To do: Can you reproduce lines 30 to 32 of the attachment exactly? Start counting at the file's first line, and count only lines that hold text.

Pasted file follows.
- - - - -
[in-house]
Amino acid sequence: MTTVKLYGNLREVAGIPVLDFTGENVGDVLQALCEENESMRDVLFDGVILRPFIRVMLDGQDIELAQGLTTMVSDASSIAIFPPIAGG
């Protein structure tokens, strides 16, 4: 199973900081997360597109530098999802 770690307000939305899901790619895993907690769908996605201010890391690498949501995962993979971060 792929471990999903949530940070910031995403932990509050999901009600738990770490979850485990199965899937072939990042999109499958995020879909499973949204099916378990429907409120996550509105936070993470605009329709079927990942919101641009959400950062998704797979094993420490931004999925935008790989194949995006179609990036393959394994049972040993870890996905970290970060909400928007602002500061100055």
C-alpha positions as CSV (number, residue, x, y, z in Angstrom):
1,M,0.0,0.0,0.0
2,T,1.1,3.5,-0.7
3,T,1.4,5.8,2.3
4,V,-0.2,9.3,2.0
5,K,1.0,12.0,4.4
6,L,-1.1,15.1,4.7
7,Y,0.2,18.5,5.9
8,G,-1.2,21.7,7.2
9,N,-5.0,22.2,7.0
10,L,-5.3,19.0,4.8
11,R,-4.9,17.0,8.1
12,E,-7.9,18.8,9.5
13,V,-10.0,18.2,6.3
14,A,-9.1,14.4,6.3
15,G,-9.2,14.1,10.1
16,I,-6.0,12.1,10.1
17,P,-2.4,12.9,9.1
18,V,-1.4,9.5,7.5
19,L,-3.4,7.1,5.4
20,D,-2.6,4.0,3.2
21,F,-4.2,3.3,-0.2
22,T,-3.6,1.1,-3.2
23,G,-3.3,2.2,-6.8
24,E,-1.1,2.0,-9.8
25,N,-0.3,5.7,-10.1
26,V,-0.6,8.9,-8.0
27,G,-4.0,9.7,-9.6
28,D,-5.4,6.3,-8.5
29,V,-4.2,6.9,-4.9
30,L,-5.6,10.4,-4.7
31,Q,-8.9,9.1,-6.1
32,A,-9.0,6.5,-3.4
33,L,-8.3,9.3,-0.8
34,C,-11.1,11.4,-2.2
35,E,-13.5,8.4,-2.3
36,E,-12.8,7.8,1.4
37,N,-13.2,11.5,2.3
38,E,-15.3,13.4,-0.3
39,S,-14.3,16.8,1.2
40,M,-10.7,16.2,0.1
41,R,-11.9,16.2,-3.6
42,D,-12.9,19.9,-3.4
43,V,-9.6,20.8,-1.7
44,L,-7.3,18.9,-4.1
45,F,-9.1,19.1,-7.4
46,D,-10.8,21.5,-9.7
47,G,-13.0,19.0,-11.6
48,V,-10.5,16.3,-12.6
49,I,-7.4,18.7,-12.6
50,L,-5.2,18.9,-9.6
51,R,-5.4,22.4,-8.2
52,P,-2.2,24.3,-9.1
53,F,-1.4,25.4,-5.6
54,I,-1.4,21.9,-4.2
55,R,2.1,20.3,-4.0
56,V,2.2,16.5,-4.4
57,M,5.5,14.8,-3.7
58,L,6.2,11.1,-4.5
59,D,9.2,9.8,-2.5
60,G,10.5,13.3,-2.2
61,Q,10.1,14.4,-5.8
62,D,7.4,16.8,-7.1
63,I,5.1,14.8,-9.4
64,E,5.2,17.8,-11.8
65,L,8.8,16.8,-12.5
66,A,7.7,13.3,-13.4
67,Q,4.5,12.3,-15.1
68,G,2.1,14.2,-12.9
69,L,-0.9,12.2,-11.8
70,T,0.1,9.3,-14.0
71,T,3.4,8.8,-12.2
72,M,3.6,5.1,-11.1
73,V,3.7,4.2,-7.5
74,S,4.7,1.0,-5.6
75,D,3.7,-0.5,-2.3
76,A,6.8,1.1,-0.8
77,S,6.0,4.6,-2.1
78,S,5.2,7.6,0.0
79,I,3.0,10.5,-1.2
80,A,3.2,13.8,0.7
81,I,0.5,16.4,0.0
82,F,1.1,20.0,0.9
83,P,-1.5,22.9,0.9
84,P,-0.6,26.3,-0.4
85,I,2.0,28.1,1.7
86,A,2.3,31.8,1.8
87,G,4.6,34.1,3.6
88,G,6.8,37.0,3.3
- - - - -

26,V,-0.6,8.9,-8.0
27,G,-4.0,9.7,-9.6
28,D,-5.4,6.3,-8.5